Love and Lovers in the Poetry of Ovid

No other Latin poet explored the theme of love quite so thoroughly as Ovid. Whether relating mythical stories from the distant past or dispensing advice to his fellow Romans, Ovid constantly evokes the joys and dangers of love. In writing about love, Ovid drew on a variety of earlier authors, Terence, Catullus, and Virgil being among the most prominent.

Ars amatoria. English

Publius Ovidius Naso (43 BCE – 17/18 CE)

The Art of Love.

Mount Vernon: Printed by A. Colish, 1971.

PA6522.A8 M6 1971

Ovid’s Ars amatoria, or Art of Love (left), and De remedio amoris, or Cure for Love (right), provide advice, respectively, on how to win and keep a lover and on how to disentangle oneself from an unwanted relationship. In the former work, Ovid addresses his advice to both men and women, while in the latter he addresses men only. Ovid dispenses his advice with a characteristic mingling or humor and irony, and the poems include both vivid vignettes of Roman domestic life and learned allusions to Greek and Roman history and myth. Not many years after the publication of these works, Ovid was sent into exile by the emperor Augustus. Ovid himself tells us that his exile was the result of ‘a poem and a mistake’, but it is unclear whether he is referring to either of these works.    

Ars amatoria

Publius Ovidius Naso

De remedio amoris.

Lugduni: Johannes de Platea, 1512.

PA6519 .A8 1512

Ovid’s Ars amatoria, or Art of Love (left), and De remedio amoris, or Cure for Love (right), provide advice, respectively, on how to win and keep a lover and on how to disentangle oneself from an unwanted relationship. In the former work, Ovid addresses his advice to both men and women, while in the latter he addresses men only. Ovid dispenses his advice with a characteristic mingling or humor and irony, and the poems include both vivid vignettes of Roman domestic life and learned allusions to Greek and Roman history and myth. Not many years after the publication of these works, Ovid was sent into exile by the emperor Augustus. Ovid himself tells us that his exile was the result of ‘a poem and a mistake’, but it is unclear whether he is referring to either of these works.    

Metamorphoses

Publius Ovidius Naso (43 BCE – 17/18 CE)

Accipe studiose lector P. Ovidii Metamorphosin.

Venetiis: L. Lauredano, 1509.

PA6519 .M2 1509

One of the most famous myths included in Ovid’s Metamorphoses is the myth of Narcissus, a name that has become a byword for self-love. Narcissus was a handsome hunter who spurned the attentions of all those who loved him, and in particular those of the nymph Echo. When Narcissus caught sight of his own reflection in a pool of water, he was so entranced that he was unable to look away – the scene depicted at the center of this woodcut – eventually wasting away and dying. Echo, meanwhile, also wasted away, until nothing but her voice remained.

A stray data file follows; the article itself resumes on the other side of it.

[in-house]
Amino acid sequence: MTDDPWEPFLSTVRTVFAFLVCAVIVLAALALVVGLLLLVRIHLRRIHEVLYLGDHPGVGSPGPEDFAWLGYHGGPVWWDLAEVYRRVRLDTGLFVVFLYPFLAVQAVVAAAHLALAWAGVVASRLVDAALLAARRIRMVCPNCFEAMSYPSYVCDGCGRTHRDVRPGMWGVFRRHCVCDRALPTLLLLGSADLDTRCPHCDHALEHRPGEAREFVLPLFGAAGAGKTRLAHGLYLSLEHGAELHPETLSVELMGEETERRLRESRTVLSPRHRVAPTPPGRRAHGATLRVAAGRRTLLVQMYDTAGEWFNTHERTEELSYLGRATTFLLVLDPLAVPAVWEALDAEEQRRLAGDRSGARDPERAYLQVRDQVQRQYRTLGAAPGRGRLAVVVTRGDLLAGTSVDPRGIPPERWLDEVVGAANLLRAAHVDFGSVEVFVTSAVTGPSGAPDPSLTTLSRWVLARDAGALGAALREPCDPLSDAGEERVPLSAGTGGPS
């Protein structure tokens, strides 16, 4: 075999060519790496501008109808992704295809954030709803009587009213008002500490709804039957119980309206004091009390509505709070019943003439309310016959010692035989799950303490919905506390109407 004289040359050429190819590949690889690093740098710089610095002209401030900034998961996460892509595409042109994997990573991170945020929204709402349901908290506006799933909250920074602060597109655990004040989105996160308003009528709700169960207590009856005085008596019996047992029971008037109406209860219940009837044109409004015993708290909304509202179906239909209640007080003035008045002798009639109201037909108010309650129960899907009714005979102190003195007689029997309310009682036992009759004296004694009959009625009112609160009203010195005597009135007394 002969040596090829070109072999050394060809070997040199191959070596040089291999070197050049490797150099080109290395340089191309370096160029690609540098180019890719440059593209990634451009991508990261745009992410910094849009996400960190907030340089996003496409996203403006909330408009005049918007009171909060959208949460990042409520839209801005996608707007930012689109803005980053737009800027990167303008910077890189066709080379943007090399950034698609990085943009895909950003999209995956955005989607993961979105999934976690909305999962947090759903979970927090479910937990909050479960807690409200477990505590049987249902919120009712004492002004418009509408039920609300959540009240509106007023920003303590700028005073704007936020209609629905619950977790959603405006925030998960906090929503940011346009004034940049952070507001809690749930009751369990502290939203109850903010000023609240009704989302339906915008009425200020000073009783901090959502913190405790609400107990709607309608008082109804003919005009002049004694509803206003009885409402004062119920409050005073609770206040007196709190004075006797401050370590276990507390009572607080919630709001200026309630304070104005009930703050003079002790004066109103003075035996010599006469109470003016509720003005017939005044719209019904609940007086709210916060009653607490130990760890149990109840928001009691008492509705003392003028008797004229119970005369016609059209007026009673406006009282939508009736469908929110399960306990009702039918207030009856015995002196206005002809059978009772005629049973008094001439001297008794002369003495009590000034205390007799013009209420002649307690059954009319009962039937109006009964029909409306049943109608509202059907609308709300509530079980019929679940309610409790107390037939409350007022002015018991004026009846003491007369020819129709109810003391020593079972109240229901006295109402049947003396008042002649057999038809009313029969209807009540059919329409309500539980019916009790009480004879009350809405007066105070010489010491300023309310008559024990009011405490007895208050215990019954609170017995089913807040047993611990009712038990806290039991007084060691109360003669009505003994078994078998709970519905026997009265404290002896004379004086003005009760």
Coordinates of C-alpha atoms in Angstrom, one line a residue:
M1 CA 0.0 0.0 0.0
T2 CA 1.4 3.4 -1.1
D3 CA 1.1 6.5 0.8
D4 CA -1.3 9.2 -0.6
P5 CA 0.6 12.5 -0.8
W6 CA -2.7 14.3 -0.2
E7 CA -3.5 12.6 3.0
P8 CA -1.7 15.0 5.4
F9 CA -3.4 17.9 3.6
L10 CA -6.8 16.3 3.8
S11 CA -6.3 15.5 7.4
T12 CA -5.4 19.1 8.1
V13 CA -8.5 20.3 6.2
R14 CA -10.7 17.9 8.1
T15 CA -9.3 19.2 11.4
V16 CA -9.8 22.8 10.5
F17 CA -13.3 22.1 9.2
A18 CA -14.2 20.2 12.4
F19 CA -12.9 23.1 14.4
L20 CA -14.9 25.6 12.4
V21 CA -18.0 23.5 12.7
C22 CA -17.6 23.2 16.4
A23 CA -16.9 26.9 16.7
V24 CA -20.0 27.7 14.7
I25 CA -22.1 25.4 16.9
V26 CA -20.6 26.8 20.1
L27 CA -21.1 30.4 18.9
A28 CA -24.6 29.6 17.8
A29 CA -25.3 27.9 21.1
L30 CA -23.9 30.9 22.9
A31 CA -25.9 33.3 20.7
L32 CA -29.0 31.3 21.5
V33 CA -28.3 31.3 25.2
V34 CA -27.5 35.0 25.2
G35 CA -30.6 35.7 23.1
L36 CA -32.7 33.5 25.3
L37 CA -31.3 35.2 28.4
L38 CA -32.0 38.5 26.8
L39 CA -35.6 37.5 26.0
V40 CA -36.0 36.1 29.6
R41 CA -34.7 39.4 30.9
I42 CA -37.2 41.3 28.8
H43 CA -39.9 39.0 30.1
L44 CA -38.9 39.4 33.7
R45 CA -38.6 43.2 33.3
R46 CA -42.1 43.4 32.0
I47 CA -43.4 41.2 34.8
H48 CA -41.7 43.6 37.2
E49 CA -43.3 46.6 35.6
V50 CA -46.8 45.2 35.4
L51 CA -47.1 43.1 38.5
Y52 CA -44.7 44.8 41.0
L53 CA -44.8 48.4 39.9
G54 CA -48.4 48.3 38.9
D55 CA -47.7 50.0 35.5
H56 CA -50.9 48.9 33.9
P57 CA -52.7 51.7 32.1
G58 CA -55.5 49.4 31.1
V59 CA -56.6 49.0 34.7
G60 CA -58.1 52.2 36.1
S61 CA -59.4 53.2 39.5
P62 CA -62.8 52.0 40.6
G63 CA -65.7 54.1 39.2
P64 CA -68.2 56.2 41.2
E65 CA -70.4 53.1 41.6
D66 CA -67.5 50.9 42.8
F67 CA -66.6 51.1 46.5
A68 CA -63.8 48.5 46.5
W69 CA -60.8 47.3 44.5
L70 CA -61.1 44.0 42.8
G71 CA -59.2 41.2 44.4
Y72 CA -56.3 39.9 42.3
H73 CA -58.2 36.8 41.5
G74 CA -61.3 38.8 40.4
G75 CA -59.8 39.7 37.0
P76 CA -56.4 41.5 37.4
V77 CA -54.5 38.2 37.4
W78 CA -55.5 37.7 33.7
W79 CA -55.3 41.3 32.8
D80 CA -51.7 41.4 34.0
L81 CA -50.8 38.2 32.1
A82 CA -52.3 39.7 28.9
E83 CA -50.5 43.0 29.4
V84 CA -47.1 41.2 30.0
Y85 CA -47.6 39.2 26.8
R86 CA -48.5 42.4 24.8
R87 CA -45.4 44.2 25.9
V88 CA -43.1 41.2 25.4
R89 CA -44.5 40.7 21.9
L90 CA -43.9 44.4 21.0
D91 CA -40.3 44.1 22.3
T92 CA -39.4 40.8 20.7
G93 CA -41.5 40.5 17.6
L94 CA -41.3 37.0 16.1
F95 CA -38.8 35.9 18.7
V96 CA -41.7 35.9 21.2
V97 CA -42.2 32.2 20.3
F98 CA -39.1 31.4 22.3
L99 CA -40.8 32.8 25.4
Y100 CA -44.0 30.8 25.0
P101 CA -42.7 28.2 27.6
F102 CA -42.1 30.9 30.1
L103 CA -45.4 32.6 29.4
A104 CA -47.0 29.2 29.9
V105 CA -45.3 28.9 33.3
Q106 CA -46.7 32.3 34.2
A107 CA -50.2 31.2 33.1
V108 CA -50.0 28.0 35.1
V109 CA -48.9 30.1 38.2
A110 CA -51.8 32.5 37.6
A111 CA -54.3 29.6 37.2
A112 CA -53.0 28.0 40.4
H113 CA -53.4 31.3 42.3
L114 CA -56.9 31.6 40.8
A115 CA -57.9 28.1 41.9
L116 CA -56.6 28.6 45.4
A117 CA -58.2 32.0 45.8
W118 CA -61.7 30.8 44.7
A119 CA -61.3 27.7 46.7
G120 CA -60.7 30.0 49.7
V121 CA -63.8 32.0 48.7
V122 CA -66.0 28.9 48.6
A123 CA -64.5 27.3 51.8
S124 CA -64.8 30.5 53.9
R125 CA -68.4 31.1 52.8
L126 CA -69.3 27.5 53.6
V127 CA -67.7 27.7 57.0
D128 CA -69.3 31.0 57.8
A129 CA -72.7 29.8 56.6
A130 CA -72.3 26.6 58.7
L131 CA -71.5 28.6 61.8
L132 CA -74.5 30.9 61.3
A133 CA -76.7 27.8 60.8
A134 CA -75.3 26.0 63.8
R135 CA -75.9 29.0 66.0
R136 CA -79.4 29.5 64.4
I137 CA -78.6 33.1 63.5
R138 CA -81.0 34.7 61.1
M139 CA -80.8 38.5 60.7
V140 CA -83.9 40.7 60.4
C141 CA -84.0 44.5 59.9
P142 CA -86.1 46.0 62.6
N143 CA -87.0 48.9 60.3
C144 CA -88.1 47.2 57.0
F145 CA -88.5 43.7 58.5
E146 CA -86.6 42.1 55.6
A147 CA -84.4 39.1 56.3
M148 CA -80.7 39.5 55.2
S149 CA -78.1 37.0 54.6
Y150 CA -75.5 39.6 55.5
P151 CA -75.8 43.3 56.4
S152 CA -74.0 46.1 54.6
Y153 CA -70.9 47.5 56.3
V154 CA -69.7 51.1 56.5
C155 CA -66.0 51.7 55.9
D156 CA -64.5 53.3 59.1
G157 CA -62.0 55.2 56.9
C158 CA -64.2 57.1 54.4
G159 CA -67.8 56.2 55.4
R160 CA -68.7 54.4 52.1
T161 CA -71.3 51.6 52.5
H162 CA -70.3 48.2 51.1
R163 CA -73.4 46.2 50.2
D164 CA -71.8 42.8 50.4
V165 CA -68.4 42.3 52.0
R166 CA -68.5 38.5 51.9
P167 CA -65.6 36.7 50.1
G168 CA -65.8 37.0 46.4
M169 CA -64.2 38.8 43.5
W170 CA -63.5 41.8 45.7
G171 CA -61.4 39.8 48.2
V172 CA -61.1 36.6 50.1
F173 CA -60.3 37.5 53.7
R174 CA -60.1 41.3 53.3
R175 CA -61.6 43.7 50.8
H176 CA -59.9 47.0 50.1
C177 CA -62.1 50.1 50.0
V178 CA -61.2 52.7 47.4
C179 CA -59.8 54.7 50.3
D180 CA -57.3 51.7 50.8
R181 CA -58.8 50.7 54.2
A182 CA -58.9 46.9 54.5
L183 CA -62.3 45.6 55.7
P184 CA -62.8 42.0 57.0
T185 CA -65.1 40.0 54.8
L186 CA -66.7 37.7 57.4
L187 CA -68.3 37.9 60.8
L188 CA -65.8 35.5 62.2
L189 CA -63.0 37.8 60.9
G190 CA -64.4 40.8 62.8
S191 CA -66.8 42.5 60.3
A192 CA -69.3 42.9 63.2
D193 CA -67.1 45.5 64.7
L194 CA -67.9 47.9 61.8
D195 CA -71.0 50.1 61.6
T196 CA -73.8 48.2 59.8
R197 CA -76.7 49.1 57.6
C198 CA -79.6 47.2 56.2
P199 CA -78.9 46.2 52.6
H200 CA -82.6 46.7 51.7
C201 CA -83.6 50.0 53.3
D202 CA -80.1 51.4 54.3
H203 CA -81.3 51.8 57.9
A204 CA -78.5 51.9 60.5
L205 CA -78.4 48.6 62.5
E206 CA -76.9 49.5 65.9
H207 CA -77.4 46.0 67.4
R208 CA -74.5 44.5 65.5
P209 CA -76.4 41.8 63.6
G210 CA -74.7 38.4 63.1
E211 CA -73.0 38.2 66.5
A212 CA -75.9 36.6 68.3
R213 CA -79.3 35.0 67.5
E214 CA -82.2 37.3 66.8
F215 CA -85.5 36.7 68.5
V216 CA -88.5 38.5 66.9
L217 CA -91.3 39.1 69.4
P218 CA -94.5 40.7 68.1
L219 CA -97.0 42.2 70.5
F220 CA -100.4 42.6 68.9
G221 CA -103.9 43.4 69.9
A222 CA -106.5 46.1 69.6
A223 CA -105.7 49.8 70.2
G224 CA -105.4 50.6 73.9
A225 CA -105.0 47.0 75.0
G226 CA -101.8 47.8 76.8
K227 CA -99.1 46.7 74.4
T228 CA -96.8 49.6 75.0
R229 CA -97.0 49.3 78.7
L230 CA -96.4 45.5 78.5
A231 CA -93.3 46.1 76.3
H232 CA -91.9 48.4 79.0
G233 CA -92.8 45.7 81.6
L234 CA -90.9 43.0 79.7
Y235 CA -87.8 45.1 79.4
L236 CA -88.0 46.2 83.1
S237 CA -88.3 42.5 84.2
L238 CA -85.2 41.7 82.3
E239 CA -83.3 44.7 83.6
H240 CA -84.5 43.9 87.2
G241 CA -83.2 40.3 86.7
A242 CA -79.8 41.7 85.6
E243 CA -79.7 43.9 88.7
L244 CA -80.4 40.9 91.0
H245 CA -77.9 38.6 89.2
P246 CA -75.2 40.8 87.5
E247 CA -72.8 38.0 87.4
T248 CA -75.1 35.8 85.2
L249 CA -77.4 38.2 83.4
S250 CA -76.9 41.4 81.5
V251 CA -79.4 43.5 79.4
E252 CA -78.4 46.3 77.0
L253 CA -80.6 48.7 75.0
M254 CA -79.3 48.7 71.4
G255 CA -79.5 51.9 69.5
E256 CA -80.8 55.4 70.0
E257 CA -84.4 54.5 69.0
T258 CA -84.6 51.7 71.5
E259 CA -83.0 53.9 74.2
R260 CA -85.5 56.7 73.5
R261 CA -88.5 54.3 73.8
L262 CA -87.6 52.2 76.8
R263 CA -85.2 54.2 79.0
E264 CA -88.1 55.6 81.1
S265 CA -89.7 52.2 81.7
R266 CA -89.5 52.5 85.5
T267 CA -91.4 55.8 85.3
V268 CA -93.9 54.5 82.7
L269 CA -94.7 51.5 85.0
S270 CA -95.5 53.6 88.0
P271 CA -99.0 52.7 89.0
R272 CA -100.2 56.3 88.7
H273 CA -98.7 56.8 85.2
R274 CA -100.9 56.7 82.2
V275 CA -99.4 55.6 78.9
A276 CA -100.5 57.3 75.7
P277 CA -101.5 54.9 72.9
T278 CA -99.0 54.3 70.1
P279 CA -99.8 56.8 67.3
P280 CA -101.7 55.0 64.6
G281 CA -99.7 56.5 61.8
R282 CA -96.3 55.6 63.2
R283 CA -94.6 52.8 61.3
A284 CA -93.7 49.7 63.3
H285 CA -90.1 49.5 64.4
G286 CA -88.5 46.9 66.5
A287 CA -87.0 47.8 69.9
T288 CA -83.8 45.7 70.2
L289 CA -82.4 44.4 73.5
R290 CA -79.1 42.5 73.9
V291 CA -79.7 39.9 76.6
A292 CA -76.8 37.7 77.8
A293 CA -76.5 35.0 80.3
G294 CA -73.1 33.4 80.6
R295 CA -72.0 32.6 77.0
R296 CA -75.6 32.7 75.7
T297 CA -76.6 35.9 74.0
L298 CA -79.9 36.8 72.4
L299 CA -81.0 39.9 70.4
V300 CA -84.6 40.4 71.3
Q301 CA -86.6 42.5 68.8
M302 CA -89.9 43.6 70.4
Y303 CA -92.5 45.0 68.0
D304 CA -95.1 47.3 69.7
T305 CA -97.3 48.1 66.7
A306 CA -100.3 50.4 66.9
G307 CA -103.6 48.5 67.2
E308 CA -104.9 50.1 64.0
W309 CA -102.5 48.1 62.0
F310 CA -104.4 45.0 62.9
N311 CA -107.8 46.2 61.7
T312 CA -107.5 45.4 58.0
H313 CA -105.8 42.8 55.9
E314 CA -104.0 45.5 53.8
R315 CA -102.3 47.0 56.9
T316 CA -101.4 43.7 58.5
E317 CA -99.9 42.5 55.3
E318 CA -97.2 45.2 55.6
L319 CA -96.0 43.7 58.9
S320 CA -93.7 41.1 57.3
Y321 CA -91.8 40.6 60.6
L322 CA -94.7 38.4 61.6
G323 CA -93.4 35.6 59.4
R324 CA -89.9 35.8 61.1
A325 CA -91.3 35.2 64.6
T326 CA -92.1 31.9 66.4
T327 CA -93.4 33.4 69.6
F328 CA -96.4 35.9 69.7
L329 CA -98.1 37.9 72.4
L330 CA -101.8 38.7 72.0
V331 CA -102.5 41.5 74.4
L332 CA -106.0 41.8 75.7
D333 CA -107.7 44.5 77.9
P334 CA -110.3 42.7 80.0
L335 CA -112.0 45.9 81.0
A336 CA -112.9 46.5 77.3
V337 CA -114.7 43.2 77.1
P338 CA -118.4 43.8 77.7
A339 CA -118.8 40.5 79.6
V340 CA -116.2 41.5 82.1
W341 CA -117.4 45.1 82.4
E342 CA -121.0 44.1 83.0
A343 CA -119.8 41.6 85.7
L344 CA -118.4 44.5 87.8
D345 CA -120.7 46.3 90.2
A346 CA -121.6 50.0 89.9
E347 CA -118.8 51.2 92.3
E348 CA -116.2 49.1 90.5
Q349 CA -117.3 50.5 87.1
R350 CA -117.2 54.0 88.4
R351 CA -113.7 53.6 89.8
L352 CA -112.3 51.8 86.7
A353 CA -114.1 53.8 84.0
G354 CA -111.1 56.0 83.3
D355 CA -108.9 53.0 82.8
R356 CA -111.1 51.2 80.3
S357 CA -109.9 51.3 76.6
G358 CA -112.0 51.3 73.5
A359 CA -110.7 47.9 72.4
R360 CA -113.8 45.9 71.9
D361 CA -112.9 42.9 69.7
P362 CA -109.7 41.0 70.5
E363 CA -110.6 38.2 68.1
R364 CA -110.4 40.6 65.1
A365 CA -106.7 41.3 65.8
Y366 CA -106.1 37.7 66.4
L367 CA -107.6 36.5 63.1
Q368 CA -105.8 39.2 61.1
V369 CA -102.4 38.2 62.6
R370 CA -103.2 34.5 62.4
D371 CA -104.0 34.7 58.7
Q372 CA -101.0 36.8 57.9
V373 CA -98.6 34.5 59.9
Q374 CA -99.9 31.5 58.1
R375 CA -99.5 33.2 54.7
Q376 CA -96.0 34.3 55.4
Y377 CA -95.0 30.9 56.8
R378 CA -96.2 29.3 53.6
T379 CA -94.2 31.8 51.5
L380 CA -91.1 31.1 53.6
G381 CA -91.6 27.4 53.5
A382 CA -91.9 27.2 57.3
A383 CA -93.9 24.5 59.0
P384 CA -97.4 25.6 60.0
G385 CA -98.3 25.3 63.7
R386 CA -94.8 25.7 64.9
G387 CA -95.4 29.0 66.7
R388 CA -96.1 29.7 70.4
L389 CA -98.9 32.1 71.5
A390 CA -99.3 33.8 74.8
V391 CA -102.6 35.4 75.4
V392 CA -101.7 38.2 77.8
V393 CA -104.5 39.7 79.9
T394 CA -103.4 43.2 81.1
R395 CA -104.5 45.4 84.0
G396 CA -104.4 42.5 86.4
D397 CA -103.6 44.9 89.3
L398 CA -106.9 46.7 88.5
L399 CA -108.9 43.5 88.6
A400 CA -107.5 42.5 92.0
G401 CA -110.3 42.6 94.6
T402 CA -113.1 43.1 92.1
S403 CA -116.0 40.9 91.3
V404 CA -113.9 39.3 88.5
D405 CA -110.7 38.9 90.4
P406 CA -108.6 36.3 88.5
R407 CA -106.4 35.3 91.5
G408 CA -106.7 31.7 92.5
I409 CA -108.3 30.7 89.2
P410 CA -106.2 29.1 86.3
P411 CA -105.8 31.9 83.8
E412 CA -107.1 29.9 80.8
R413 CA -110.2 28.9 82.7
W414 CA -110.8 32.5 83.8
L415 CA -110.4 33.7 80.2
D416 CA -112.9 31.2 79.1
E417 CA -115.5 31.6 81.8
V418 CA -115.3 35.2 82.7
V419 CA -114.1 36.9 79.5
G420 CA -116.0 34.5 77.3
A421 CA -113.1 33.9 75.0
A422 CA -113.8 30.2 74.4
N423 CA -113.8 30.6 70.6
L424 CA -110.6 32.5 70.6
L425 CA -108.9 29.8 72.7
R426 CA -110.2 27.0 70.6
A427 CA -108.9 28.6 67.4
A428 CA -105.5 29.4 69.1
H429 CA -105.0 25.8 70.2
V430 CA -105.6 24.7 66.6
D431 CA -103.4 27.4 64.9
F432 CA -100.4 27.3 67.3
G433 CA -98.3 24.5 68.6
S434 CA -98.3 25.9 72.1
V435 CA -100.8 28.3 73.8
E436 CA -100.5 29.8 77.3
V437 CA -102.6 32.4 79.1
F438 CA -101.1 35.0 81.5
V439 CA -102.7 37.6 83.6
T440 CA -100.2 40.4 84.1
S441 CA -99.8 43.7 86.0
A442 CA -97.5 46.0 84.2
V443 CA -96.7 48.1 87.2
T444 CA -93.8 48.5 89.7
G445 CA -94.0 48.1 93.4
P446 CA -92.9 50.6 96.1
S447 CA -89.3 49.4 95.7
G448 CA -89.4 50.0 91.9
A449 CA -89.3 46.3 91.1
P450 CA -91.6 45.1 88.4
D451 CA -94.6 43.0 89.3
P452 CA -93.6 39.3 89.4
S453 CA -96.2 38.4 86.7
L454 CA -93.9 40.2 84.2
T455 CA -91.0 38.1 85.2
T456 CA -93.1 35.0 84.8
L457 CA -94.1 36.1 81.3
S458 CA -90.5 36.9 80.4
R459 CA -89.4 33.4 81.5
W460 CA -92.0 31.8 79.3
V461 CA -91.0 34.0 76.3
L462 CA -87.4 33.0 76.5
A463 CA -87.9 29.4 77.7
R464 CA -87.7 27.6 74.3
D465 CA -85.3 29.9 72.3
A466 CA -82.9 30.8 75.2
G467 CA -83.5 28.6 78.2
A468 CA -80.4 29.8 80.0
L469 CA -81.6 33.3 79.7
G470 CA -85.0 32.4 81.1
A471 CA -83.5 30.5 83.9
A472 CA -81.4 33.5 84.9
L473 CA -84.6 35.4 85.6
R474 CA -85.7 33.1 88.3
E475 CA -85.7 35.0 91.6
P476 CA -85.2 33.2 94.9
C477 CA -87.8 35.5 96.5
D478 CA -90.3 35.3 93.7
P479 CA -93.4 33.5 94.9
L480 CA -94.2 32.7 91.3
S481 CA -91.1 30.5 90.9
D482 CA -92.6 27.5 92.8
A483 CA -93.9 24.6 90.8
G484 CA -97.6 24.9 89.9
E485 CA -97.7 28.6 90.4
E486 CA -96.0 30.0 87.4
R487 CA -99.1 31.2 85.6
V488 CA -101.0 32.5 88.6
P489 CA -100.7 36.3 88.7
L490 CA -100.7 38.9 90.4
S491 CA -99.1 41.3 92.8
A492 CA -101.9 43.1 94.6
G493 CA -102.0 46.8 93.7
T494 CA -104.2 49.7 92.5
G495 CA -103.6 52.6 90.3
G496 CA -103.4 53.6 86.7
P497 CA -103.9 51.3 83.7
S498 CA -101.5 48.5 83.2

Metamorphoses. French

Publius Ovidius Naso (43 BCE – 17/18 CE)

Metamorphoses d'Ovide.

A Paris: Nyon pere, Didot, Huart, Quillau, Nyon fils, 1738.

PA6523 .M2 B3 1738

Hesiod described love as a force that ‘overcomes the minds of all gods and mortals’, and it is certainly true that the gods in Ovid’s Metamorphoses are not immune to love’s power – not even Venus, the goddess of love, can resist. It is Venus’ affair with Mars, the god of war, that provides one of the best-known examples of illicit love in the poem. Venus is married to the smith-god Vulcan, but prefers the handsome Mars to her lame husband. Vulcan discovers the affair, however, and has his revenge by trapping the lovers in a net and exposing them to the rest of the gods, as shown in this 18th-century French engraving.

Les Metamorphoses d'Ovide, en latin et en françois / de la traduction de m. l'abbé Banier ... avec des explications historiques

Publius Ovidius Naso (43 BCE – 17/18 CE)

Les Metamorphoses d'Ovide.

Paris: Panckoucke, 1767-71.

PA6523.M2 B3 1767

The tragic love of Pyramis and Thisbe, the earliest surviving version of which is in Ovid’s Metamorphoses, has served as an inspiration for countless artists and poets. In Ovid’s version, Pyramis and Thisbe conduct a secret love affair by whispering to each other through a crack in the wall between their houses. They eventually plan to meet, but through an unfortunate sequence of events each comes to believe that the other is dead, and so each commits suicide. The story was retold by Boccaccio, Chaucer, and Cervantes, and forms the basis of Shakespe

Metamorphoses. German

Publius Ovidius Naso (43 BCE – 17/18 CE)

Verwandlungen in Kupfern.

Wien: P. J. Schalbacher, [c. 1800].

PA6524 .M2 1800

Many of the myths recounted in Ovid’s Metamorphoses involved unrequited love, frequently the unrequited love of a god for a mortal. The love of Apollo for Daphne, a river nymph, is the first occurrence of the motif in the poem. In Ovid’s version, Apollo mock’s Cupid for presuming to use a bow. Cupid responds by shooting Apollo with a golden arrow and Daphne with a lead one, cause the god to fall in love and the nymph to reject him. Apollo pursues Daphne and is about to catch her when she prays to her father Peneus, a river god, who transforms her into a laurel tree.